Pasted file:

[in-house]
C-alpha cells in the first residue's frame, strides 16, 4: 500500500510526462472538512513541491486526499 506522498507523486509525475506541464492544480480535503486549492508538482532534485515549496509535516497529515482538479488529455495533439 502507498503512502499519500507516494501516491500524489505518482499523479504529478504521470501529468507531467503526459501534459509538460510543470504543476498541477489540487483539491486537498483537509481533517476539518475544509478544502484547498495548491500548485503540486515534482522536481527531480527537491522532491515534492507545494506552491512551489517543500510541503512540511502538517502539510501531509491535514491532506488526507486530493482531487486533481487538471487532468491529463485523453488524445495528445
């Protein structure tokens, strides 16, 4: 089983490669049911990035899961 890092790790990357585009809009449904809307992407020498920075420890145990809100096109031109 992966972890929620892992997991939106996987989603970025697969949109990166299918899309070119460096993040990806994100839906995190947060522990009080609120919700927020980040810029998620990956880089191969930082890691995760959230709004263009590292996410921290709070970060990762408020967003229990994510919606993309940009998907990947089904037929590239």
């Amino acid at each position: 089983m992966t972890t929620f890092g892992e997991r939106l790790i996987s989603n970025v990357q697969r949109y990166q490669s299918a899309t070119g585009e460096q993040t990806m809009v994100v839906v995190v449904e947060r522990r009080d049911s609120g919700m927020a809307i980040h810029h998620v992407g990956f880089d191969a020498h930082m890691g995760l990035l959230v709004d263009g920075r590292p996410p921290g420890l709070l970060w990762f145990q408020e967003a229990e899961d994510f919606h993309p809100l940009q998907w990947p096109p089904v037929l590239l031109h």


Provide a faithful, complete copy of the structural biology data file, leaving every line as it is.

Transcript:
[in-house]
C-alpha cells in the first residue's frame, strides 16, 4: 500500500510526462472538512513541491486526499 506522498507523486509525475506541464492544480480535503486549492508538482532534485515549496509535516497529515482538479488529455495533439 502507498503512502499519500507516494501516491500524489505518482499523479504529478504521470501529468507531467503526459501534459509538460510543470504543476498541477489540487483539491486537498483537509481533517476539518475544509478544502484547498495548491500548485503540486515534482522536481527531480527537491522532491515534492507545494506552491512551489517543500510541503512540511502538517502539510501531509491535514491532506488526507486530493482531487486533481487538471487532468491529463485523453488524445495528445
């Protein structure tokens, strides 16, 4: 089983490669049911990035899961 890092790790990357585009809009449904809307992407020498920075420890145990809100096109031109 992966972890929620892992997991939106996987989603970025697969949109990166299918899309070119460096993040990806994100839906995190947060522990009080609120919700927020980040810029998620990956880089191969930082890691995760959230709004263009590292996410921290709070970060990762408020967003229990994510919606993309940009998907990947089904037929590239």
């Amino acid at each position: 089983m992966t972890t929620f890092g892992e997991r939106l790790i996987s989603n970025v990357q697969r949109y990166q490669s299918a899309t070119g585009e460096q993040t990806m809009v994100v839906v995190v449904e947060r522990r009080d049911s609120g919700m927020a809307i980040h810029h998620v992407g990956f880089d191969a020498h930082m890691g995760l990035l959230v709004d263009g920075r590292p996410p921290g420890l709070l970060w990762f145990q408020e967003a229990e899961d994510f919606h993309p809100l940009q998907w990947p096109p089904v037929l590239l031109h």